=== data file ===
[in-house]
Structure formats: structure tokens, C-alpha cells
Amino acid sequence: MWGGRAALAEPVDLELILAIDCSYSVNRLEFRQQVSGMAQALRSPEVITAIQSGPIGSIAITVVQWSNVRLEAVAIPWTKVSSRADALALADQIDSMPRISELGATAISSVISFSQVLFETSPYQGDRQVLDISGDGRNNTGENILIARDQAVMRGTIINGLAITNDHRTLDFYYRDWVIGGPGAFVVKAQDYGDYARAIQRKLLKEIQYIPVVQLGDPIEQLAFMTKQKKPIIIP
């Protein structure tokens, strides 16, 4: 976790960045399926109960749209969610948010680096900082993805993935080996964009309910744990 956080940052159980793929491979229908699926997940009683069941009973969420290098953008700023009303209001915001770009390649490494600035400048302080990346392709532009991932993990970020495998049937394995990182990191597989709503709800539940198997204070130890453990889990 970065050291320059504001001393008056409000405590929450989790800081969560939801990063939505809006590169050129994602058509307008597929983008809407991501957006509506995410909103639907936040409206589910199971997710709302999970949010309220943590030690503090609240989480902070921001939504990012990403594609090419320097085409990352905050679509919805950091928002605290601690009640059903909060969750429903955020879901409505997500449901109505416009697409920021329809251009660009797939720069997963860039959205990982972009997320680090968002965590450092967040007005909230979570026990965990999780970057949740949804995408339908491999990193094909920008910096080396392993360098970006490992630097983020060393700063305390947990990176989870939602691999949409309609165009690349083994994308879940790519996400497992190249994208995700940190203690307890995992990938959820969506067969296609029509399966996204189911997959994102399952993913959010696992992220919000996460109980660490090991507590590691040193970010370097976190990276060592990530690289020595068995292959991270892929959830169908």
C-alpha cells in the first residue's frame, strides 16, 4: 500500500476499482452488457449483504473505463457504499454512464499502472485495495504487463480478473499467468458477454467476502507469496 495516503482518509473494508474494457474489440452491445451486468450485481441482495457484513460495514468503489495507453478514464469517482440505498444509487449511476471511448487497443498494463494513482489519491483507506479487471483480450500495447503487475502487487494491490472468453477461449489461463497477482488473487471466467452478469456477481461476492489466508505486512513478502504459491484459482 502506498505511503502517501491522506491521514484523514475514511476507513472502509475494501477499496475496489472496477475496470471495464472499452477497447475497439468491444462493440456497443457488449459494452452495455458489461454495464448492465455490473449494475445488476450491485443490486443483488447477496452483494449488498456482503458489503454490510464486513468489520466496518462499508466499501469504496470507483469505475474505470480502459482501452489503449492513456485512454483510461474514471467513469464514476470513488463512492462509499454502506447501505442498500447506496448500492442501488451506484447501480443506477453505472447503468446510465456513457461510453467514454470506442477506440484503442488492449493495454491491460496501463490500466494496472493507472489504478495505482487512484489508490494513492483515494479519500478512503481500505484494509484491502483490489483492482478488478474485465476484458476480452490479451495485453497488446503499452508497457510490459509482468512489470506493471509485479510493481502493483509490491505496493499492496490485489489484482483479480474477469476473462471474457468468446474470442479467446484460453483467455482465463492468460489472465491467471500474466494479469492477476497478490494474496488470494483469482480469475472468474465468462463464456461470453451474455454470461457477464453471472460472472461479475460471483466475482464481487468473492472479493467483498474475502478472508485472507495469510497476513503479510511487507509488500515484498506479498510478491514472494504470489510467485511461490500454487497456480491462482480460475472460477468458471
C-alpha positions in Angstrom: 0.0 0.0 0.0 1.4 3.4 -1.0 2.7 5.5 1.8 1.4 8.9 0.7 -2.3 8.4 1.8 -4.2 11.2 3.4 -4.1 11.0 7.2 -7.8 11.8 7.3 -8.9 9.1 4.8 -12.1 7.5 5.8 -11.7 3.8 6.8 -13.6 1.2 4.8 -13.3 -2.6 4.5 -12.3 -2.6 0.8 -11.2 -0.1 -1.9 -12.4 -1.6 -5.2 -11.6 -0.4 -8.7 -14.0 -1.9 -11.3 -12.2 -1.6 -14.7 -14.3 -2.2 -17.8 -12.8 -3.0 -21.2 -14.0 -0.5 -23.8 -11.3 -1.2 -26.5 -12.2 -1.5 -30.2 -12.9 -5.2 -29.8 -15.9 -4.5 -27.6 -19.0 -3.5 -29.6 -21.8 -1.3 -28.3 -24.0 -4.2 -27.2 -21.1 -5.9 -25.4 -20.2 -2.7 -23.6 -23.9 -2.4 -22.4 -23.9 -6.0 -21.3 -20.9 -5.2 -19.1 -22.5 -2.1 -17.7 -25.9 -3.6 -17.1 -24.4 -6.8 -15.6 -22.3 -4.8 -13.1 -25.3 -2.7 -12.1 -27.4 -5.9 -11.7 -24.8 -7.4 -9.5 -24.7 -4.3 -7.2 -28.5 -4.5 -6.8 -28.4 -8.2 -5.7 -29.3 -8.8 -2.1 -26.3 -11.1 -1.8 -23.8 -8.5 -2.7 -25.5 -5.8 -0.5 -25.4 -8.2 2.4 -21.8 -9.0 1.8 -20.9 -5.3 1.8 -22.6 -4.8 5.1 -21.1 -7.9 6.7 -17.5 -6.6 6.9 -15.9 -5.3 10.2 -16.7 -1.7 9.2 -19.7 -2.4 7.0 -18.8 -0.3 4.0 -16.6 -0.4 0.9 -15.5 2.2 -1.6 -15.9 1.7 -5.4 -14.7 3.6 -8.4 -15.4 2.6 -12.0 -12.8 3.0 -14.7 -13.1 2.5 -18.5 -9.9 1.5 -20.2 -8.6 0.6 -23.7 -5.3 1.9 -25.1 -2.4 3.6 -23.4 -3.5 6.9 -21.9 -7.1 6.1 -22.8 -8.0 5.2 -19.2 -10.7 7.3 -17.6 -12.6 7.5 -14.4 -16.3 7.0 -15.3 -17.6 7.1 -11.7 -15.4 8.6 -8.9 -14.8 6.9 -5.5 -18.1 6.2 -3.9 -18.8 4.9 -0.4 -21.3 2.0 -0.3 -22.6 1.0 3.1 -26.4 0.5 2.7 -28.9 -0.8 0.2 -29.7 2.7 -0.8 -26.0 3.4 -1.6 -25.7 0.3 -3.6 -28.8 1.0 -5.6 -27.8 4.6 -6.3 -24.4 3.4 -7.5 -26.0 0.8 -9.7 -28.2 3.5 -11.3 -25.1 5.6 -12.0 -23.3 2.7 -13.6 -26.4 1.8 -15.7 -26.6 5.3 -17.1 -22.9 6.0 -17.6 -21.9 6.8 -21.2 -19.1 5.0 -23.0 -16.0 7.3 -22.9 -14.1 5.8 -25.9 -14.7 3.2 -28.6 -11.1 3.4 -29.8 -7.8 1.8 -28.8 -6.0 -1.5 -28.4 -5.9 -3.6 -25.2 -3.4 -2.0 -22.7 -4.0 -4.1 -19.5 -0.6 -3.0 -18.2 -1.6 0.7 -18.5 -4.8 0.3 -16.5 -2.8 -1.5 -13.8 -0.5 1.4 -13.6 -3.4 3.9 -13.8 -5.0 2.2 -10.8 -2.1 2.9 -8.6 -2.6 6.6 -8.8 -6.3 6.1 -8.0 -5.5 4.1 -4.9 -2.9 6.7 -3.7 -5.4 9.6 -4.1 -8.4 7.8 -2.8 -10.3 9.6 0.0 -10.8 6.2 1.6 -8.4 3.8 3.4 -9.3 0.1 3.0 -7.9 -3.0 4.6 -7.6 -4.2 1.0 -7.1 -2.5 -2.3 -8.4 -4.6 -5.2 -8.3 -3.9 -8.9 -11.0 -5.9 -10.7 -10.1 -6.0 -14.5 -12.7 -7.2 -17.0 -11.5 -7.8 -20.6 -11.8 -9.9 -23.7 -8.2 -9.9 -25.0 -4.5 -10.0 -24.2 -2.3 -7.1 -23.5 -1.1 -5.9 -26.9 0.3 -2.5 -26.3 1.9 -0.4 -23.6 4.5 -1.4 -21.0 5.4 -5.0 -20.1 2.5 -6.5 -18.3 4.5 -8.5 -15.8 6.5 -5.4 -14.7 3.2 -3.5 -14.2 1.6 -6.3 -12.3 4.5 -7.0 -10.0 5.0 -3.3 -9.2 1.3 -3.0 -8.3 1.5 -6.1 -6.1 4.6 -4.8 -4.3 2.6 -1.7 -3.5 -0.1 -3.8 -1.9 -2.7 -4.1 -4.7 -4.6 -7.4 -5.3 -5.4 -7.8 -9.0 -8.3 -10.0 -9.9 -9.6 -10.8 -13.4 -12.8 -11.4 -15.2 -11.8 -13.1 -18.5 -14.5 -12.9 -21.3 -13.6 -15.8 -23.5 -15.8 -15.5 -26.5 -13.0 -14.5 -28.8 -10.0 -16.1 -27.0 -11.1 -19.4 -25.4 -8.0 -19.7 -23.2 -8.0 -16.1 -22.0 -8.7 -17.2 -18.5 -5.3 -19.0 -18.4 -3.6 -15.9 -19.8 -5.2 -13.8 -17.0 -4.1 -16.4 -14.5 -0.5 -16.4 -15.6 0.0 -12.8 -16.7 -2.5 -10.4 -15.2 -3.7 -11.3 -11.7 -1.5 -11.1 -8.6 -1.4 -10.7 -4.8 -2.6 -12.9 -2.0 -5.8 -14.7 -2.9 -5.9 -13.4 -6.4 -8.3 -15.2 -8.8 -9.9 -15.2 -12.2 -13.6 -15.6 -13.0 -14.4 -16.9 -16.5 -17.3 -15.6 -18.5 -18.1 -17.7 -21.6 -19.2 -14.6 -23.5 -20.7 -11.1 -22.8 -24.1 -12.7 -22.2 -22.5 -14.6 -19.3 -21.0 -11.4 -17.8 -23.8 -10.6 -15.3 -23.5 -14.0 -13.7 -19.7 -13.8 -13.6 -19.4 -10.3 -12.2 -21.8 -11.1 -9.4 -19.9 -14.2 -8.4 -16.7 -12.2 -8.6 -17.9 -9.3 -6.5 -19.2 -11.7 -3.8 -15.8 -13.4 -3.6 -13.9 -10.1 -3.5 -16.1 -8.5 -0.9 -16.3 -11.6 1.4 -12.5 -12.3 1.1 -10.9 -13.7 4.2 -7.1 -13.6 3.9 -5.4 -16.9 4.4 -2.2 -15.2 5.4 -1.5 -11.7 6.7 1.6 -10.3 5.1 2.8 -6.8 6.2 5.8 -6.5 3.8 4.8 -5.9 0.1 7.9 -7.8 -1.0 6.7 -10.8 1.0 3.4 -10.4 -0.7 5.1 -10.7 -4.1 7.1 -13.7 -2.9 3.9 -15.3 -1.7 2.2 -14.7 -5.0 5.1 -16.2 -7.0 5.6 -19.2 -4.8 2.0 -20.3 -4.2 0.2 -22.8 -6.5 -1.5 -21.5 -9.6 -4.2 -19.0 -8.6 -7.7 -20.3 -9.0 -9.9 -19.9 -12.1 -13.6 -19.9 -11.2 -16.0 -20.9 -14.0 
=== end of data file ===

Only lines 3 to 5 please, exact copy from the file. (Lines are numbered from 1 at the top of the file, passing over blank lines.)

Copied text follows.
Amino acid sequence: MWGGRAALAEPVDLELILAIDCSYSVNRLEFRQQVSGMAQALRSPEVITAIQSGPIGSIAITVVQWSNVRLEAVAIPWTKVSSRADALALADQIDSMPRISELGATAISSVISFSQVLFETSPYQGDRQVLDISGDGRNNTGENILIARDQAVMRGTIINGLAITNDHRTLDFYYRDWVIGGPGAFVVKAQDYGDYARAIQRKLLKEIQYIPVVQLGDPIEQLAFMTKQKKPIIIP
């Protein structure tokens, strides 16, 4: 976790960045399926109960749209969610948010680096900082993805993935080996964009309910744990 956080940052159980793929491979229908699926997940009683069941009973969420290098953008700023009303209001915001770009390649490494600035400048302080990346392709532009991932993990970020495998049937394995990182990191597989709503709800539940198997204070130890453990889990 970065050291320059504001001393008056409000405590929450989790800081969560939801990063939505809006590169050129994602058509307008597929983008809407991501957006509506995410909103639907936040409206589910199971997710709302999970949010309220943590030690503090609240989480902070921001939504990012990403594609090419320097085409990352905050679509919805950091928002605290601690009640059903909060969750429903955020879901409505997500449901109505416009697409920021329809251009660009797939720069997963860039959205990982972009997320680090968002965590450092967040007005909230979570026990965990999780970057949740949804995408339908491999990193094909920008910096080396392993360098970006490992630097983020060393700063305390947990990176989870939602691999949409309609165009690349083994994308879940790519996400497992190249994208995700940190203690307890995992990938959820969506067969296609029509399966996204189911997959994102399952993913959010696992992220919000996460109980660490090991507590590691040193970010370097976190990276060592990530690289020595068995292959991270892929959830169908």
C-alpha cells in the first residue's frame, strides 16, 4: 500500500476499482452488457449483504473505463457504499454512464499502472485495495504487463480478473499467468458477454467476502507469496 495516503482518509473494508474494457474489440452491445451486468450485481441482495457484513460495514468503489495507453478514464469517482440505498444509487449511476471511448487497443498494463494513482489519491483507506479487471483480450500495447503487475502487487494491490472468453477461449489461463497477482488473487471466467452478469456477481461476492489466508505486512513478502504459491484459482 502506498505511503502517501491522506491521514484523514475514511476507513472502509475494501477499496475496489472496477475496470471495464472499452477497447475497439468491444462493440456497443457488449459494452452495455458489461454495464448492465455490473449494475445488476450491485443490486443483488447477496452483494449488498456482503458489503454490510464486513468489520466496518462499508466499501469504496470507483469505475474505470480502459482501452489503449492513456485512454483510461474514471467513469464514476470513488463512492462509499454502506447501505442498500447506496448500492442501488451506484447501480443506477453505472447503468446510465456513457461510453467514454470506442477506440484503442488492449493495454491491460496501463490500466494496472493507472489504478495505482487512484489508490494513492483515494479519500478512503481500505484494509484491502483490489483492482478488478474485465476484458476480452490479451495485453497488446503499452508497457510490459509482468512489470506493471509485479510493481502493483509490491505496493499492496490485489489484482483479480474477469476473462471474457468468446474470442479467446484460453483467455482465463492468460489472465491467471500474466494479469492477476497478490494474496488470494483469482480469475472468474465468462463464456461470453451474455454470461457477464453471472460472472461479475460471483466475482464481487468473492472479493467483498474475502478472508485472507495469510497476513503479510511487507509488500515484498506479498510478491514472494504470489510467485511461490500454487497456480491462482480460475472460477468458471